Rocking with the stars in the 1970s
BY BETH TAYLOR
Lillian Roxon (1932–1973) was an Australian journalist who lived in New York in the 1960s and 70s. Dubbed ‘the mother of rock’, she wrote the iconic Lillian Roxon's Rock Encyclopedia, which was published in 1969.
In the 1970s Roxon documented the emerging rock revolution and later the birth of punk from her haunt – the New York city music club Max’s Kansas City – which was frequented by Iggy Pop, Andy Warhol, Lou Reed, Debbie Harry, Alice Cooper, Jimi Hendrix and David Bowie.
During 1971 she wrote and presented a show called Discotique – a two-minute ‘daily newscast from the world of music’. The shows, which ran from March to October 1971, were recorded and then pressed onto vinyl LPs (20 shows fitted onto one LP) and syndicated on 250 radio stations in the United States. At the time, her voice would have been a curiosity for listeners unaccustomed to hearing Australian accents.
Roxon died tragically at the age of 41 from a severe asthma attack.
The Discotique recordings in our collection date from 28 June to 23 July 1971 and appear on an LP that the Roxon family donated to the NFSA in 2013. Given Roxon’s significance to the history of rock music, Radio Archivist Maryanne Doyle had long been looking for radio recordings of Roxon reporting on the music scene.
Maryanne first heard about the Discotique recordings thanks to Robert de Young, producer of the documentary Mother of Rock, about Roxon’s life. Mother of Rock (2010) is preserved in the NFSA collection as part of the National Documentary Program funded by Screen Australia.
In an online exclusive, here are six complete episodes of Discotique.
Have the Stones changed?
Roxon asks provocatively ‘Have the [Rolling] Stones changed?’. Her delivery is lightning fast so she manages to cram in details of the band’s personal lives, various controversies and an appraisal of their latest record, all in two minutes. She goes from provocateur back to avid fan – her voice softens as she concludes that their latest record has been ‘beautifully, carefully done, but it’s still the Stones. I hope they always stay that way.’
Can John and Yoko find happiness as tourists in the big town?
Roxon makes no pretense at journalistic objectivity in this report about John Lennon and Yoko Ono ‘mingling with the citizens’ of New York. From her decisive ‘Well, it’s about time’, Roxon asserts her approval. She recounts the famous couple’s wanderings about town, from shopping for antiques with Andy Warhol to seeing David Peel and the Lower East Side, a group that only performs in parks. In accord with the style of ‘New Journalism’ popularised in the late 1960s and 70s, Roxon inserts her opinion into the story by saying ‘The news that John was out and about was the best I’ve had in years’. Her personal but authoritative delivery adds to the sense that we are hearing news as it happens from a trustworthy source.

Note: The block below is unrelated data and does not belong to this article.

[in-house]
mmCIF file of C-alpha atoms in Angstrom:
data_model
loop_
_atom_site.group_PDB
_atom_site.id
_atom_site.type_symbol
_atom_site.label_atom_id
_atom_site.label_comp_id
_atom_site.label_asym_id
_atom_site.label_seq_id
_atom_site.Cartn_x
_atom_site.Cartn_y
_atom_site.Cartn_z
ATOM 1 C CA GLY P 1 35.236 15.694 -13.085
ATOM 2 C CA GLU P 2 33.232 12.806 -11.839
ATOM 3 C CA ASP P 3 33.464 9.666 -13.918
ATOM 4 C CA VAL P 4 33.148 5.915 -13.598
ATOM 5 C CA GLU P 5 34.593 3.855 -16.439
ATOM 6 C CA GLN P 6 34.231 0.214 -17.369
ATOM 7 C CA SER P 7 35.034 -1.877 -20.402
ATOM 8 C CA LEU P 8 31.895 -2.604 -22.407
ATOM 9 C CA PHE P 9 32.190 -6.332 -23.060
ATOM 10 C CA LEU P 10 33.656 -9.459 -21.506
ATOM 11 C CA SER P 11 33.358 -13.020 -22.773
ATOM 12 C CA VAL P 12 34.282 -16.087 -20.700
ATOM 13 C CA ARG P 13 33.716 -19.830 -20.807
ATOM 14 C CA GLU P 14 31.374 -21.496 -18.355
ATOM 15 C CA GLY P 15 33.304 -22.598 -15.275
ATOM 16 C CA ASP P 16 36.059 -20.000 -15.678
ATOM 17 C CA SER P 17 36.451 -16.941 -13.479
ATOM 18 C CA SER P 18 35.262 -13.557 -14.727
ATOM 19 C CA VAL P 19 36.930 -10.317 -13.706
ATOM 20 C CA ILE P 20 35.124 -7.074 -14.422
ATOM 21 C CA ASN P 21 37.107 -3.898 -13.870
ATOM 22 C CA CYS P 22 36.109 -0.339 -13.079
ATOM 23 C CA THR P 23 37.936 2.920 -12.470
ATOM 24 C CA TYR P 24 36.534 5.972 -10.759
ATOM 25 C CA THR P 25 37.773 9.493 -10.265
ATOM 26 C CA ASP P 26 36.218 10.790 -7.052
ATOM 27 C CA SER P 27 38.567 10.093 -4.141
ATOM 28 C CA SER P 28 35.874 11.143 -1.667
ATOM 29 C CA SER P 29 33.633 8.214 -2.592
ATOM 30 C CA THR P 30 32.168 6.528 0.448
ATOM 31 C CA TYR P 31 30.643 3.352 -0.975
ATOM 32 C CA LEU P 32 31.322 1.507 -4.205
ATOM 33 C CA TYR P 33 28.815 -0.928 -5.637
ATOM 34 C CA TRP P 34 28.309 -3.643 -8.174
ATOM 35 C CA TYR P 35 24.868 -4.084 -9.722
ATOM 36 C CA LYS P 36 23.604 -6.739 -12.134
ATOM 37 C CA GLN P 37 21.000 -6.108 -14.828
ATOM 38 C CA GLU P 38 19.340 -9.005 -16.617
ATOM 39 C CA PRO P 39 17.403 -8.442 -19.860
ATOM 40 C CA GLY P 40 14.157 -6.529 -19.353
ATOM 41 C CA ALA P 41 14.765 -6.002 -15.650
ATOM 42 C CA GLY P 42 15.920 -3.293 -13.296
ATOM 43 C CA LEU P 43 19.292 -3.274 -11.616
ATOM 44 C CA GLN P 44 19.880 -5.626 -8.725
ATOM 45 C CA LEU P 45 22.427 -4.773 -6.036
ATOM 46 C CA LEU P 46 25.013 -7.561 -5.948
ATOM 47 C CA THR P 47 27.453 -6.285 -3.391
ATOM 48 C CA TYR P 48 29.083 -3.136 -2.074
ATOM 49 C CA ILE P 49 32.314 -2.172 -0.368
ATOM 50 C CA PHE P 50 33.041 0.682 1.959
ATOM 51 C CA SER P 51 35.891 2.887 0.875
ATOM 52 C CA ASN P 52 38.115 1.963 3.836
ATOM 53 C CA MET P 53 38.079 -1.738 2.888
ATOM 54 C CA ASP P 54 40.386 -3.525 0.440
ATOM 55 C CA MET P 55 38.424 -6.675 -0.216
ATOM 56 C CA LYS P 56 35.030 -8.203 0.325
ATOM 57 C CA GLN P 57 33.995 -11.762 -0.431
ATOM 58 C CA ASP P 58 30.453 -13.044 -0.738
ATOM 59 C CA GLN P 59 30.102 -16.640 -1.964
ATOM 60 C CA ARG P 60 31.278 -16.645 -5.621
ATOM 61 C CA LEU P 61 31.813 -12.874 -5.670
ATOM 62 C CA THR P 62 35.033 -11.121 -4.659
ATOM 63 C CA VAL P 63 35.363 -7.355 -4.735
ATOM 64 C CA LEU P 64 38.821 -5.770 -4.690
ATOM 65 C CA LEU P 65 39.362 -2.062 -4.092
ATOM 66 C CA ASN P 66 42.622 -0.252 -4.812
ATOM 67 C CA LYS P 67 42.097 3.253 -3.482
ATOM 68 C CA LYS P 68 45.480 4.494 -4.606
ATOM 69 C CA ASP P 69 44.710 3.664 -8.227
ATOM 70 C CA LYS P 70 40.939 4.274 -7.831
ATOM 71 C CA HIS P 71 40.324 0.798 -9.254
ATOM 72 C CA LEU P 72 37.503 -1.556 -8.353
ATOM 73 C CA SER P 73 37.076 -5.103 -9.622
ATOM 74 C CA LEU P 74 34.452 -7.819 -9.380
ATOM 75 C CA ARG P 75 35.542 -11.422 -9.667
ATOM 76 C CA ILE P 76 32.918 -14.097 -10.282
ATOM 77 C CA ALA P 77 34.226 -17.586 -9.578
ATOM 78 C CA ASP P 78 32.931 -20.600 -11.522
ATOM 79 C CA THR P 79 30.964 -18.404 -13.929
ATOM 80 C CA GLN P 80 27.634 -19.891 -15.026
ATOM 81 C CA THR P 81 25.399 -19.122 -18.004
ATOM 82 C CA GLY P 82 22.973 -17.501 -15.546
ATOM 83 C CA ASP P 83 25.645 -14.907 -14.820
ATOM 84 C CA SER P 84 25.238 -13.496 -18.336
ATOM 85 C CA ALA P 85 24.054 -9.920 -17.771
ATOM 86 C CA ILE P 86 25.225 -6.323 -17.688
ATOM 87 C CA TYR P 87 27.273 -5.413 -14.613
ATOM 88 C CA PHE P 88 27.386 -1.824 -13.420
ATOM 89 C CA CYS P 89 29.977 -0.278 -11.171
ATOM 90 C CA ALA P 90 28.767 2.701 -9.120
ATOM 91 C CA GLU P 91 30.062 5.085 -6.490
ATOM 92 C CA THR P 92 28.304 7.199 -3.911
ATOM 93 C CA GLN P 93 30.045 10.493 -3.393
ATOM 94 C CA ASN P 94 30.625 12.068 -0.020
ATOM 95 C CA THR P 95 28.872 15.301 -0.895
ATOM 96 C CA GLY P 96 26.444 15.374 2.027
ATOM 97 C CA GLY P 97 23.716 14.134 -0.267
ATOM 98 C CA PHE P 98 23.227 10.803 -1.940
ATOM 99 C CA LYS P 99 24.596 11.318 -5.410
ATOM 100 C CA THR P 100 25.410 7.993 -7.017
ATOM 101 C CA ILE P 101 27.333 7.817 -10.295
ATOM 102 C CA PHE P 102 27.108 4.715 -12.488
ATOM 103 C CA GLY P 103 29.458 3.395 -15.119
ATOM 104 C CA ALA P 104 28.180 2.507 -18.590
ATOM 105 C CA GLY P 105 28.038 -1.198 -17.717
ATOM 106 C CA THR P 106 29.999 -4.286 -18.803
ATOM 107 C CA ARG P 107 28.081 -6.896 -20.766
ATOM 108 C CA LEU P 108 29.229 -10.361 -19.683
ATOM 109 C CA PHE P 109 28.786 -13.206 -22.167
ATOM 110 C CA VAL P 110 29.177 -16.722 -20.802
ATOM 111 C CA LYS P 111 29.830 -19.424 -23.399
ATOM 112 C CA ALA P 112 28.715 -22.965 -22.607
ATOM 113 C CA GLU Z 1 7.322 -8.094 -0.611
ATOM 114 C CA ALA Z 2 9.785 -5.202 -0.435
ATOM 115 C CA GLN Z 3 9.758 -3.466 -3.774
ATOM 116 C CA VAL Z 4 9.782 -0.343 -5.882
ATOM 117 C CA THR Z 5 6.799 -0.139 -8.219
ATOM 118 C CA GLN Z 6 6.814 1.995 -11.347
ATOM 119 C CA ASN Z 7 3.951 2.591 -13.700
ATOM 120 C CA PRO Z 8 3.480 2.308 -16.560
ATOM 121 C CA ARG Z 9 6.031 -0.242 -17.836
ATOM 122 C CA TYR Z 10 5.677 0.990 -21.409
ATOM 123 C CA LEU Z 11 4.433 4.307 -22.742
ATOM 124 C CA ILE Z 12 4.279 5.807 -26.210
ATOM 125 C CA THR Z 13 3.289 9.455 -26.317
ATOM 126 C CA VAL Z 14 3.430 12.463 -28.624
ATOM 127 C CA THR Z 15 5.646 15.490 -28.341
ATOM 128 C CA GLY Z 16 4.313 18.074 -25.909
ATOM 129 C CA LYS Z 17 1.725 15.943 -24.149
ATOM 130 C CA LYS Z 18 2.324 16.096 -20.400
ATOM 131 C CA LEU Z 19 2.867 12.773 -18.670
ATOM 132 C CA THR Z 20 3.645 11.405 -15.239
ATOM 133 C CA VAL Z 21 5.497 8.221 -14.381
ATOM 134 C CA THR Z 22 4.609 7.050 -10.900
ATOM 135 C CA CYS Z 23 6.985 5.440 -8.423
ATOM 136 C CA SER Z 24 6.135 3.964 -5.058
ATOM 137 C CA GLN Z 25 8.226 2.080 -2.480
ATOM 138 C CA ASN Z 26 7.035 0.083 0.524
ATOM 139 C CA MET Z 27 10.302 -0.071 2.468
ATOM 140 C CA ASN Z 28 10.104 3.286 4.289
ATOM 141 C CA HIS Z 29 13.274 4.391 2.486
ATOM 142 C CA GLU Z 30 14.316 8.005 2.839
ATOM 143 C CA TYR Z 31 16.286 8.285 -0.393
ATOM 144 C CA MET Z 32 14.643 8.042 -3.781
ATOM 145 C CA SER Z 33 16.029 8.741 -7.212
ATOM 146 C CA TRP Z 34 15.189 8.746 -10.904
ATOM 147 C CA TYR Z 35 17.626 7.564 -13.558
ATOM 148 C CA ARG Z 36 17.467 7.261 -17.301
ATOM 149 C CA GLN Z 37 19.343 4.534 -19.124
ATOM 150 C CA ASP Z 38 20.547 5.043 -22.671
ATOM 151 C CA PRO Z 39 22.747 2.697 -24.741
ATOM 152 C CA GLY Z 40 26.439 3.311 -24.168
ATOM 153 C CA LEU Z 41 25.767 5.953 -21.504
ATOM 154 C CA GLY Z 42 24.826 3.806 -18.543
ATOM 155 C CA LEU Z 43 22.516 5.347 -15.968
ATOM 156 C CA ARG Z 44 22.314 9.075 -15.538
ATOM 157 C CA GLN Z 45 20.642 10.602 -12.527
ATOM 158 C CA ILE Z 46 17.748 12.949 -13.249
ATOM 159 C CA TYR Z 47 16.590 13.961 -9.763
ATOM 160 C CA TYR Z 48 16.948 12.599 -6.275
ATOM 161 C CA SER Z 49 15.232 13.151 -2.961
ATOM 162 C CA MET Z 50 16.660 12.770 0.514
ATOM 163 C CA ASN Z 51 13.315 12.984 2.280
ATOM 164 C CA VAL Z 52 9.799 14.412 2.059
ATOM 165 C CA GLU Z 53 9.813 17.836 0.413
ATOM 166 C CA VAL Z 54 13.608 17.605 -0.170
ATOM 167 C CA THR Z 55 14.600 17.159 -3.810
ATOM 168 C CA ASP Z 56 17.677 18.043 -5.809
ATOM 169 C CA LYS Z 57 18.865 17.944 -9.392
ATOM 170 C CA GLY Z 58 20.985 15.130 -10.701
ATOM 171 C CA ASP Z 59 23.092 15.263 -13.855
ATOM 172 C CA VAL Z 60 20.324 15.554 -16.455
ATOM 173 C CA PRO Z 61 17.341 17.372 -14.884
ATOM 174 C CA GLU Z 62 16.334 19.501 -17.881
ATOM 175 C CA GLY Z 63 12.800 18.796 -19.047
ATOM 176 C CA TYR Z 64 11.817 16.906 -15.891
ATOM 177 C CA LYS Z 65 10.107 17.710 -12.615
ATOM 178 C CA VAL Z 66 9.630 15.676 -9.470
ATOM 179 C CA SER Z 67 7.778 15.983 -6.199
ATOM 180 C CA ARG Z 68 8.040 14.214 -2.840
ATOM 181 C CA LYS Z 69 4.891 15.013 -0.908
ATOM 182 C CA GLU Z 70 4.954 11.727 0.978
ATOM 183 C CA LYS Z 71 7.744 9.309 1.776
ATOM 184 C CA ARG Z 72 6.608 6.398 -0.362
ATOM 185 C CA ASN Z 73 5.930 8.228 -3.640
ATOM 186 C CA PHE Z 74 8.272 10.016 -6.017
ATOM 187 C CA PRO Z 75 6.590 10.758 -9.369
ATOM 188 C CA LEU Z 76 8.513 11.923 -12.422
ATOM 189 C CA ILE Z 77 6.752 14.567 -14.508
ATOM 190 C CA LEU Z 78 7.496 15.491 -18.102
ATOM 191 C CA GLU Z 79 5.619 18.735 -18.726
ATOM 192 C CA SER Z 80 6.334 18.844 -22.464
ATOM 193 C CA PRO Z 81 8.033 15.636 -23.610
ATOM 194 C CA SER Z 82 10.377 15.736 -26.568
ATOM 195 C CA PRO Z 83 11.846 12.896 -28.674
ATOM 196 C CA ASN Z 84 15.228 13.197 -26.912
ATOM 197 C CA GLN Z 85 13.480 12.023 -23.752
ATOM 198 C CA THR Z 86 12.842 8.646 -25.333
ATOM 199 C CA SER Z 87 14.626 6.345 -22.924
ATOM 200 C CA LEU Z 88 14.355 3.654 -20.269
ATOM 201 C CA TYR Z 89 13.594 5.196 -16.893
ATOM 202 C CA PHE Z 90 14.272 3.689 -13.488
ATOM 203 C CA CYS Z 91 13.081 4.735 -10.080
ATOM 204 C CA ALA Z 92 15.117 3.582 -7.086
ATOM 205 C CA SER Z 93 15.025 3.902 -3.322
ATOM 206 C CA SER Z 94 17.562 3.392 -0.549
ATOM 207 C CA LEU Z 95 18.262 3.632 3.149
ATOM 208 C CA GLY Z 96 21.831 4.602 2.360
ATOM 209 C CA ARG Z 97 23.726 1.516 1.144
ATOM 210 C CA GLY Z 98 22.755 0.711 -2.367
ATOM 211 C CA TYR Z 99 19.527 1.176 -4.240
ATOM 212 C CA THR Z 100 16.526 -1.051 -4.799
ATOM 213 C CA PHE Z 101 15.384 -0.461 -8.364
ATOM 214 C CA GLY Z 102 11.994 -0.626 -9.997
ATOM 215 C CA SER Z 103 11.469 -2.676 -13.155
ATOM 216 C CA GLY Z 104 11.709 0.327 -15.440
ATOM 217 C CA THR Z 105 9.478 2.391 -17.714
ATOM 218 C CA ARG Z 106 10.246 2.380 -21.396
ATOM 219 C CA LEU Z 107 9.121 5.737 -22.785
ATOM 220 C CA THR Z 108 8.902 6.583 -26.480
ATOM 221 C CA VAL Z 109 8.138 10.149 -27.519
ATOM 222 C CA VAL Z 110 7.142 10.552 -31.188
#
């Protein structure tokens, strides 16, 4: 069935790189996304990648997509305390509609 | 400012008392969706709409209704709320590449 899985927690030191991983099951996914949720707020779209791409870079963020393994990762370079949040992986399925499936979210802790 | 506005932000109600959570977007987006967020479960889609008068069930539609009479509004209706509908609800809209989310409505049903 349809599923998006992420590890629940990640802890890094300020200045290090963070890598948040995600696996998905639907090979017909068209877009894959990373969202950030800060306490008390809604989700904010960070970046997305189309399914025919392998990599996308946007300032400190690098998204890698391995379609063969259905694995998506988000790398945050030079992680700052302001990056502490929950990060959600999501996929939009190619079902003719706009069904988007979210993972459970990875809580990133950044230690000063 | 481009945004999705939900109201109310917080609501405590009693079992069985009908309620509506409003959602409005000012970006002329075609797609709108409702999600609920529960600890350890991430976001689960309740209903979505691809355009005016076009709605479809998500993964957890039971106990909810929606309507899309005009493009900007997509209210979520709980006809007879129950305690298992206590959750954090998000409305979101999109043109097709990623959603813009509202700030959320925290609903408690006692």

Are women finally making it in rock?
Roxon’s passion for the advancement of women in rock shines through in this report about female rock groups Fanny and Pride of Women. They don’t get an easy ride though; here she defends her lack of enthusiasm for Fanny’s first album with her fabulous trademark no-nonsense approach: ‘their album was pleasant enough, but lightweight’. Although she’s quick to express her opinion, Roxon is refreshingly humble enough to admit when she’s wrong and that she is not above changing her mind about Fanny’s music after speaking with the band.
Can Lou Reed surface from the Velvet Underground?
Roxon champions ahead-of-their-time band The Velvet Underground and lead singer Lou Reed, who is about to strike out on his own. The report shows her ear for talent and position at the vanguard of 70s rock, as her comments about Reed’s future success as a solo artist proved accurate. Amid an entertaining, fact-filled history of Reed and the Underground, Roxon drops some beautifully eloquent appraisal of Reed’s ‘sinister, cynical and yet strangely poetic songs’. She breathes equal depth of feeling into her one-word summation of a new Velvet Underground live album as simply ‘cosmic’.
How about those album covers?
In Roxon’s editorial about the trouble with album covers, she is clearly addressing her audience as one rock fan to another (‘You can say it’s irrelevant, but you know and I know that it isn’t’). She sets out her list of demands – mainly to do with giving fans as much ‘vital’ information as possible (remember this is pre-Internet) about a band or artist. She uses wry humour in her diatribe, saying that if record people think it insults their listeners to spoonfeed them with too much information, then ‘you can insult me any time’.
Just who is Peter Allen?
Roxon is out to correct some misconceptions about Peter Allen’s music in this report. She is a passionate advocate for his new album, with 12 songs that ‘tear into your emotions like barbed wire’. In dismissing his previous, ‘very showbiz’ appearances on late-night TV, Roxon is speaking as one with her hip, rock-loving audience but urging them to give Allen’s new solo music a chance like she did. Her critique carries power because of the obvious sincerity behind it; you can hear in her voice that this album has moved her greatly, even without her saying ‘this is a very important album and everyone should listen to it’. Roxon’s enthusiasm inadvertently accentuates her Australian accent, never clearer than on ‘love and marriage shouldn’t be like a horse and carriage’.
All stills courtesy of the family of Lillian Roxon and the book Mother of Rock: the Lillian Roxon Story by Robert Milliken (Black Inc 2002).